8/18: Romance Novel Giveaways

8/19: All the Ups and Downs

8/20: Literary Gold

8/20: FUONLYKNEW

8/23: Welcome to My World of Dreams

8/24: Dawn’s Reading Nook

8/25: Hope. Dreams. Life… Love

8/25: Fabulous and Brunette

8/26: Kit ‘N Kabookle

8/26: Sadie’s Spotlight

8/27: Christine Young

I Did My Best

My child, you are so precious to me.

You were created because of a dream, one born out of the love your father and I shared. I carried you in my womb for nine months. I experienced physical sickness and pain. I worried about you so much, I ached inside. I prayed that God would protect you from all the hurt and disappointment and grief I experienced in my youth, all the while knowing deep down that pain would be a necessary teacher in your life. I watched you on the screen during every ultrasound, in awe, in humility, in shock. How could I be in charge of this little person, this precious, helpless, impressionable person? Flawed creature that I am, I knew I would make mistakes. And the very thought terrified me. Still, I determined to do my best. Because I love you, my child.

Little One, you are so fragile.

I watched your mother give birth, helpless to ease her pain, unable to shoulder even an ounce of that burden. But I held her hand and I cheered her on when she thought she had given all that she could. And, together, we welcomed you into this harsh, demanding, unforgiving world. We brought you home, rearranged our lives around you. We made a promise as we stood over your sleeping little form. We would do everything in our power to make you feel loved. We would create a safe haven for you, a home you would always want to come back to. We would give you every good thing that was in our power to give and teach you every good thing our parents taught us, maybe more. We were just children ourselves, still learning what it meant to be adults. But we wanted to do our best for you. Because we love you, Little One.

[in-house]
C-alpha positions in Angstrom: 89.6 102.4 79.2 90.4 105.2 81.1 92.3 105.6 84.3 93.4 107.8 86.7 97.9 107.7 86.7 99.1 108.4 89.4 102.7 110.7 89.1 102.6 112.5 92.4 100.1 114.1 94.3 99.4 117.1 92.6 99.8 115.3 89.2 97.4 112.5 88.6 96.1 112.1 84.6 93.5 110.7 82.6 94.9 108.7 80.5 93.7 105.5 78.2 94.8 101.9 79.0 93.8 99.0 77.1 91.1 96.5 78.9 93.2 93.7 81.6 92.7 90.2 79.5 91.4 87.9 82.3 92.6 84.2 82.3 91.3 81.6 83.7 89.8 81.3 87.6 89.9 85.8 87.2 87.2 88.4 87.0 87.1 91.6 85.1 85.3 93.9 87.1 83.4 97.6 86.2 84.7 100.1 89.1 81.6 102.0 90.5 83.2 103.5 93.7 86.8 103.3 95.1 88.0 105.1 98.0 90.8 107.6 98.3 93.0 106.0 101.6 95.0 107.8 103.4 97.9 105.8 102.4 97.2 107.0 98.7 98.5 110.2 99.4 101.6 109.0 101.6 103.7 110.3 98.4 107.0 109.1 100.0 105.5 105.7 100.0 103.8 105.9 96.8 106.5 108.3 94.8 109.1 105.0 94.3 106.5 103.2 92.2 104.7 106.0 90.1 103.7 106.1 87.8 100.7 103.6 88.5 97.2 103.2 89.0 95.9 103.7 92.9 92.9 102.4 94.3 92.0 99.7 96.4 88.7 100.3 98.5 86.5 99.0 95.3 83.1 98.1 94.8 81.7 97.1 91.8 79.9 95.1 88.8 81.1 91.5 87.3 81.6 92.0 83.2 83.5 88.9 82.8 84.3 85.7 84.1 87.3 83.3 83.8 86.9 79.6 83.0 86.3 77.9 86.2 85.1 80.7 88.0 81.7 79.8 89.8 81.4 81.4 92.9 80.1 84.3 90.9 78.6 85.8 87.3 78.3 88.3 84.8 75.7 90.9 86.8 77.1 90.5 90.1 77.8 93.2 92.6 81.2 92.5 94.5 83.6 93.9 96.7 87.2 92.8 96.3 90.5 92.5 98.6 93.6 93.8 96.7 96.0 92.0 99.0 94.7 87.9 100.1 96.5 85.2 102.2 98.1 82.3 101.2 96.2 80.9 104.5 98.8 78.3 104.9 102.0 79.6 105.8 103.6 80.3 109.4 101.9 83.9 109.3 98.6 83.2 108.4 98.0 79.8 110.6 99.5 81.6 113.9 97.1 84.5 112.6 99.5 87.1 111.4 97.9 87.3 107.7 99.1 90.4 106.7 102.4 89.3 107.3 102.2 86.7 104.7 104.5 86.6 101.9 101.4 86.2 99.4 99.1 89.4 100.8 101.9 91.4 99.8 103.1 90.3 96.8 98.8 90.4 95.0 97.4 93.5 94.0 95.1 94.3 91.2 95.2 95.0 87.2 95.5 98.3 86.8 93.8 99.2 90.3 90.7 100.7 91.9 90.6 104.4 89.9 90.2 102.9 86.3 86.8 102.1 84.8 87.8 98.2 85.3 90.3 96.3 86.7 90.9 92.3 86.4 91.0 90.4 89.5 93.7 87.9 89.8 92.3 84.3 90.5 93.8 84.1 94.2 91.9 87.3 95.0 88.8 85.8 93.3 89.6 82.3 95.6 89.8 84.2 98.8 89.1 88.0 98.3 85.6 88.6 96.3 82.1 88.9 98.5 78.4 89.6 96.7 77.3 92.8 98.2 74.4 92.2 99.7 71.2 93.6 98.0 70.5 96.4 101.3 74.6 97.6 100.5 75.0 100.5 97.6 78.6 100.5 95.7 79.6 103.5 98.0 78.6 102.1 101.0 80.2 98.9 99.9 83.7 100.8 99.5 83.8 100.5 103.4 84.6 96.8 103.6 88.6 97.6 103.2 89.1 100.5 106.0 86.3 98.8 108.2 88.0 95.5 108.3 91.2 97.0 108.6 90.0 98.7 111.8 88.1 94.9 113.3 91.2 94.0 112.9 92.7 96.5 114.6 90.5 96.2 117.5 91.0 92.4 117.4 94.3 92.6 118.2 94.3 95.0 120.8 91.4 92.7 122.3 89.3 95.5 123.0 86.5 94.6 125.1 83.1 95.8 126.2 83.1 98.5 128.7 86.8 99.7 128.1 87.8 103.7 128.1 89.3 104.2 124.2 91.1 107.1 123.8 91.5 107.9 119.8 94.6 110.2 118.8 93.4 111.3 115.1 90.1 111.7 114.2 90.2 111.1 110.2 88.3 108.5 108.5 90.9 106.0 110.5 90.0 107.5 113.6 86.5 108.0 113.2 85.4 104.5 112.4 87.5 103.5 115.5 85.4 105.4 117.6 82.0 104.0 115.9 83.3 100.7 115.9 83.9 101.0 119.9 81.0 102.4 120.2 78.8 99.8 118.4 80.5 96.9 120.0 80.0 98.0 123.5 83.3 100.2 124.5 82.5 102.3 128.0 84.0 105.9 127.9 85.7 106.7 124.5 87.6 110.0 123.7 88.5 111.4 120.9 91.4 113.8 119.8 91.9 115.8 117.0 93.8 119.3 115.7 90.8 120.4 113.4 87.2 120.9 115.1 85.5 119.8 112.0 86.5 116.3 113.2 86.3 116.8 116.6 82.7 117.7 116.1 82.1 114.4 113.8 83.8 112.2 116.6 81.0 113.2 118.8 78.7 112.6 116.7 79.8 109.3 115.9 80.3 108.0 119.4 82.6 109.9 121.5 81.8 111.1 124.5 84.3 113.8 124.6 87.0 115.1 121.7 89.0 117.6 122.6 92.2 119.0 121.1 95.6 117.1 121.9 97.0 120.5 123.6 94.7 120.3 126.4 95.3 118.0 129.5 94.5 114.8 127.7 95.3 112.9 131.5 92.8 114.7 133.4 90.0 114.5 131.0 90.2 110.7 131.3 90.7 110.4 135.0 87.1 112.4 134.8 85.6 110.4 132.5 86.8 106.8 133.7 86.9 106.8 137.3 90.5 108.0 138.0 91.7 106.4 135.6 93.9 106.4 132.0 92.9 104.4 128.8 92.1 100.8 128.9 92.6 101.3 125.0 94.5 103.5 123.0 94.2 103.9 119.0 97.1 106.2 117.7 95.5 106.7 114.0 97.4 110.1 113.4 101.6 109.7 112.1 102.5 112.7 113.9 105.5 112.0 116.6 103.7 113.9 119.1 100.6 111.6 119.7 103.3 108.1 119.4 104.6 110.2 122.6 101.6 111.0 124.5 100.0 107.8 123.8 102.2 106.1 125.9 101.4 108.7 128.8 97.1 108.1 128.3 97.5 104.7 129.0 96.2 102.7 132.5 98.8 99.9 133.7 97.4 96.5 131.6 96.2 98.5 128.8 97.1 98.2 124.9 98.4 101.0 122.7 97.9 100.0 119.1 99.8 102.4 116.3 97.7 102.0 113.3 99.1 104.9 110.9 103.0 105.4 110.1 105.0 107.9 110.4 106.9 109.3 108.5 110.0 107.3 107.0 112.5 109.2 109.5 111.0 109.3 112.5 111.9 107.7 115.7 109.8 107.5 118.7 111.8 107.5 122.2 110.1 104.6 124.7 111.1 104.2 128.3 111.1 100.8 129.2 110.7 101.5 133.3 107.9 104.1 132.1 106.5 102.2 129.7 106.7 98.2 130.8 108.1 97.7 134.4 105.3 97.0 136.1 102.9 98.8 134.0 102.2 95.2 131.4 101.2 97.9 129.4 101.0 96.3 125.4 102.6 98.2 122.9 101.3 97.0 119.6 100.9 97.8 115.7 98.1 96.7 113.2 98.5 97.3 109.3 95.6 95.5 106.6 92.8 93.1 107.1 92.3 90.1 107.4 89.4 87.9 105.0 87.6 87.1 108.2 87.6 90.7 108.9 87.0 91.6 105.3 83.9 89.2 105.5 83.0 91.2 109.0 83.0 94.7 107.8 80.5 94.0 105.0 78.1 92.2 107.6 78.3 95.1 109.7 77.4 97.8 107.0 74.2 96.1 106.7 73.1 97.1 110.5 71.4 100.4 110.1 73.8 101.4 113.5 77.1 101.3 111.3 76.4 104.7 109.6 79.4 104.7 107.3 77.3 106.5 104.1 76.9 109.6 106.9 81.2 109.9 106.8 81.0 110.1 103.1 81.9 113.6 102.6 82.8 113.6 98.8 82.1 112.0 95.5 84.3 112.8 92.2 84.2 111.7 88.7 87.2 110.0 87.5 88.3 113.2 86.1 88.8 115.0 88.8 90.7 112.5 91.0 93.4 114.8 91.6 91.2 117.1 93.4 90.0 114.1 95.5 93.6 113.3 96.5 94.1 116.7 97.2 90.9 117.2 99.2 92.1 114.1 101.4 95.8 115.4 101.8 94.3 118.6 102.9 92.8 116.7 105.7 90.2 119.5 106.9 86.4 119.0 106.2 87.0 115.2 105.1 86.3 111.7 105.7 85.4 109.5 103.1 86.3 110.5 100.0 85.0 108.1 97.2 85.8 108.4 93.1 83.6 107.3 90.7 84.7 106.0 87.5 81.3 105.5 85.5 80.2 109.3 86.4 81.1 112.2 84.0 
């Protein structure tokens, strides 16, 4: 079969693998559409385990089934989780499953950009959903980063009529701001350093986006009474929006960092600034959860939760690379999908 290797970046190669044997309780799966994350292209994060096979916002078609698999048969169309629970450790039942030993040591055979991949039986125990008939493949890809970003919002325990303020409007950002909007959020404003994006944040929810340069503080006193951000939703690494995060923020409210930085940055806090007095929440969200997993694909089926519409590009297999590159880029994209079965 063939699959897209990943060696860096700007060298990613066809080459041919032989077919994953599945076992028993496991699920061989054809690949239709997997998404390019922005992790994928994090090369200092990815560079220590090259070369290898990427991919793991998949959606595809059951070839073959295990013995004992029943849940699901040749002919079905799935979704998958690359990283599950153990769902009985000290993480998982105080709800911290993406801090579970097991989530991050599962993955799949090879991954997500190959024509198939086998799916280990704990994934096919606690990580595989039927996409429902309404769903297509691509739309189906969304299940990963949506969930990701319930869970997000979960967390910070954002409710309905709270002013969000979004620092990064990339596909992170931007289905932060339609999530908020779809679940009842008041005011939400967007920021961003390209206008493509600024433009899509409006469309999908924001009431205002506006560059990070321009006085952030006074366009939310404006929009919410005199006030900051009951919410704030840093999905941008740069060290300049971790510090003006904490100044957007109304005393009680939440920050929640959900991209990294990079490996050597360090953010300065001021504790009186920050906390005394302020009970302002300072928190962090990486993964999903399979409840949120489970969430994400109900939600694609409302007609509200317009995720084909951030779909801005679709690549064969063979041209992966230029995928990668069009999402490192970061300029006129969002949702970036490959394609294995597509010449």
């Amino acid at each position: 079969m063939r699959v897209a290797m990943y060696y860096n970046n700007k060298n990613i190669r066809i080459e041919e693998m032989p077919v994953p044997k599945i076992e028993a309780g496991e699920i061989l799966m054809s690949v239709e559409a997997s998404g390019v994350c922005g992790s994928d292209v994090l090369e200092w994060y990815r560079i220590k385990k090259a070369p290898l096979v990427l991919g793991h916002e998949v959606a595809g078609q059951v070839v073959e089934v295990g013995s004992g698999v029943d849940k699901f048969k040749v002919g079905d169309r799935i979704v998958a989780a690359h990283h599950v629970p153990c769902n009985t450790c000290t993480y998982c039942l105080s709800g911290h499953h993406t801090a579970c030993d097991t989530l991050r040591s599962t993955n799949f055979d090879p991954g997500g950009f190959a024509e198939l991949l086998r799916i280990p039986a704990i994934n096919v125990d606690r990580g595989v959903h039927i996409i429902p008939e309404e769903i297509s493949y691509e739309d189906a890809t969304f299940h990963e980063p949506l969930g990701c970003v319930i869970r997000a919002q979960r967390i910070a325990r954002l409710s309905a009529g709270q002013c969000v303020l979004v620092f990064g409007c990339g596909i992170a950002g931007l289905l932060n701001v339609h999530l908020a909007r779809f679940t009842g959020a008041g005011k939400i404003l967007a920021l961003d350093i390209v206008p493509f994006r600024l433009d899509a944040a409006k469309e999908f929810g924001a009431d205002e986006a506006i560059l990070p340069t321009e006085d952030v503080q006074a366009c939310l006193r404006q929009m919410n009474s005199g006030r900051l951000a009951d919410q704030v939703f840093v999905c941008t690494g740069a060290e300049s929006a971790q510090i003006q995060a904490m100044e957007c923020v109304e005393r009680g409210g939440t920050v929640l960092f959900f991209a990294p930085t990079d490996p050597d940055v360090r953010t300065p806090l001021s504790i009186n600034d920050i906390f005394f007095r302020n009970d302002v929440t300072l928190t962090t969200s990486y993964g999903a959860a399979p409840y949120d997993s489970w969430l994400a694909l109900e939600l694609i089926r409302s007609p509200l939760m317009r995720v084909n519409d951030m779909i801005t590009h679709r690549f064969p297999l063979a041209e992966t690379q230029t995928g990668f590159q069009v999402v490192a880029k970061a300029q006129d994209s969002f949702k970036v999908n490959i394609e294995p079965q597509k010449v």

My child, be patient with me.

I know it seems like I say “no” more than I say “yes.” But it’s only because there is so much out there that can hurt you and I’m afraid. I trust God can keep you safe, but I also understand that He will allow certain things to come into your life in order to shape you. Certain things that I would do everything in my power to help you avoid. I see only what’s right in front of you while He sees it all. It’s so hard to guide you down this dark road with only the light from my very dim headlights to show us the way. It’s so hard for me to let go. Sometimes I think I’m doing well, while other times I’m so sure I’m an absolute failure as a mother. But I’m doing my best. Because I love you, my child.

Little One, listen to me.

There’s so much I want to teach you, so much I’ve learned that I’m sure will benefit you. Why do you scoff and turn away? Why do you insist on doing things by yourself? Don’t you trust me? I’m trying to help, to give you the knowledge I wish my father had given me, to ease your way through this life. I’ve looked forward to teaching you since the day you were born. Please, don’t rob me of this. I want you to become a good, smart, resourceful, person and this is the only way I know how. But I can’t help you if you don’t let me. Can’t you see I’m doing my best here? I love you, Little One.

My child, forgive me.

In my exhaustion and desperation, I’ve made poor choices. Our lives are not simple; sometimes our circumstances only serve to bring out the worst in us. And I’m sorry. I’m truly sorry. You deserve someone better as a mother but you got stuck with me. Please, don’t shut me out. Every moment we spend together is priceless. I promise I’m still trying my best. I love you, my child.